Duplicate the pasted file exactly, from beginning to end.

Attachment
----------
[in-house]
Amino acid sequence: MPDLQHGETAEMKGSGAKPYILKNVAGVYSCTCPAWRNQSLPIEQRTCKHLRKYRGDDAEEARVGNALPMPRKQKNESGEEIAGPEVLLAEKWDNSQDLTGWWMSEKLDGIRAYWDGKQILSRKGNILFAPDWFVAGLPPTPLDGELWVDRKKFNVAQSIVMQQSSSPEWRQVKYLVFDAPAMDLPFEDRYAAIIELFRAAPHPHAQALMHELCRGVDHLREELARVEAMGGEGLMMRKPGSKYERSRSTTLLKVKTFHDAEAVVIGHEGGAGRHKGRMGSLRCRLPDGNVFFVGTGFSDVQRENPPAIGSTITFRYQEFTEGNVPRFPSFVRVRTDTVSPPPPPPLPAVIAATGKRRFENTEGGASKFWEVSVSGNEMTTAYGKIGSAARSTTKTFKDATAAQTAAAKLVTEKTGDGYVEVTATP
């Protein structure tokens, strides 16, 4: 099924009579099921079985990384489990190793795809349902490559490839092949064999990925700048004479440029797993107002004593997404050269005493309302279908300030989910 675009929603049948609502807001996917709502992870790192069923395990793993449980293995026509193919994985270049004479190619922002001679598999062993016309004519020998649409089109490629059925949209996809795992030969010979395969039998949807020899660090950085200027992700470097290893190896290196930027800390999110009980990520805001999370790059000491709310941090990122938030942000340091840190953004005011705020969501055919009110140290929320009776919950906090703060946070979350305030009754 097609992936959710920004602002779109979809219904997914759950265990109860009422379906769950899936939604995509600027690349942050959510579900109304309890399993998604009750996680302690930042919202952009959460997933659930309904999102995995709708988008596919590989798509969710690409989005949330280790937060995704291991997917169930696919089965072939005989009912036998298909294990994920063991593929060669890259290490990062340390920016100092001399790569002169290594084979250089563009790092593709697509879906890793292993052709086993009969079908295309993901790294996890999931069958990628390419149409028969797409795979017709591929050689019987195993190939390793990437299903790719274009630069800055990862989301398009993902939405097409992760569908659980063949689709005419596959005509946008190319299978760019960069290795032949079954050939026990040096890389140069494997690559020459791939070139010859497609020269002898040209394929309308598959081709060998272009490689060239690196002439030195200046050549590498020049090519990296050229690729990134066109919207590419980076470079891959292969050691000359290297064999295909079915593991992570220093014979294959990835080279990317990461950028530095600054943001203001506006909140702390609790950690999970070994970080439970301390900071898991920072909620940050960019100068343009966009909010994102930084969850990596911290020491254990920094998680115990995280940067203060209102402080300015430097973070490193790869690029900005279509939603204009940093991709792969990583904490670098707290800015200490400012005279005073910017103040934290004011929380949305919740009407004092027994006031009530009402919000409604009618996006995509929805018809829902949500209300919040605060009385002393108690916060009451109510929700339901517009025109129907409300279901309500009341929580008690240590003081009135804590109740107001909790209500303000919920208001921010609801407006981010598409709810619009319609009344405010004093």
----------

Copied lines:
[in-house]
Amino acid sequence: MPDLQHGETAEMKGSGAKPYILKNVAGVYSCTCPAWRNQSLPIEQRTCKHLRKYRGDDAEEARVGNALPMPRKQKNESGEEIAGPEVLLAEKWDNSQDLTGWWMSEKLDGIRAYWDGKQILSRKGNILFAPDWFVAGLPPTPLDGELWVDRKKFNVAQSIVMQQSSSPEWRQVKYLVFDAPAMDLPFEDRYAAIIELFRAAPHPHAQALMHELCRGVDHLREELARVEAMGGEGLMMRKPGSKYERSRSTTLLKVKTFHDAEAVVIGHEGGAGRHKGRMGSLRCRLPDGNVFFVGTGFSDVQRENPPAIGSTITFRYQEFTEGNVPRFPSFVRVRTDTVSPPPPPPLPAVIAATGKRRFENTEGGASKFWEVSVSGNEMTTAYGKIGSAARSTTKTFKDATAAQTAAAKLVTEKTGDGYVEVTATP
């Protein structure tokens, strides 16, 4: 099924009579099921079985990384489990190793795809349902490559490839092949064999990925700048004479440029797993107002004593997404050269005493309302279908300030989910 675009929603049948609502807001996917709502992870790192069923395990793993449980293995026509193919994985270049004479190619922002001679598999062993016309004519020998649409089109490629059925949209996809795992030969010979395969039998949807020899660090950085200027992700470097290893190896290196930027800390999110009980990520805001999370790059000491709310941090990122938030942000340091840190953004005011705020969501055919009110140290929320009776919950906090703060946070979350305030009754 097609992936959710920004602002779109979809219904997914759950265990109860009422379906769950899936939604995509600027690349942050959510579900109304309890399993998604009750996680302690930042919202952009959460997933659930309904999102995995709708988008596919590989798509969710690409989005949330280790937060995704291991997917169930696919089965072939005989009912036998298909294990994920063991593929060669890259290490990062340390920016100092001399790569002169290594084979250089563009790092593709697509879906890793292993052709086993009969079908295309993901790294996890999931069958990628390419149409028969797409795979017709591929050689019987195993190939390793990437299903790719274009630069800055990862989301398009993902939405097409992760569908659980063949689709005419596959005509946008190319299978760019960069290795032949079954050939026990040096890389140069494997690559020459791939070139010859497609020269002898040209394929309308598959081709060998272009490689060239690196002439030195200046050549590498020049090519990296050229690729990134066109919207590419980076470079891959292969050691000359290297064999295909079915593991992570220093014979294959990835080279990317990461950028530095600054943001203001506006909140702390609790950690999970070994970080439970301390900071898991920072909620940050960019100068343009966009909010994102930084969850990596911290020491254990920094998680115990995280940067203060209102402080300015430097973070490193790869690029900005279509939603204009940093991709792969990583904490670098707290800015200490400012005279005073910017103040934290004011929380949305919740009407004092027994006031009530009402919000409604009618996006995509929805018809829902949500209300919040605060009385002393108690916060009451109510929700339901517009025109129907409300279901309500009341929580008690240590003081009135804590109740107001909790209500303000919920208001921010609801407006981010598409709810619009319609009344405010004093």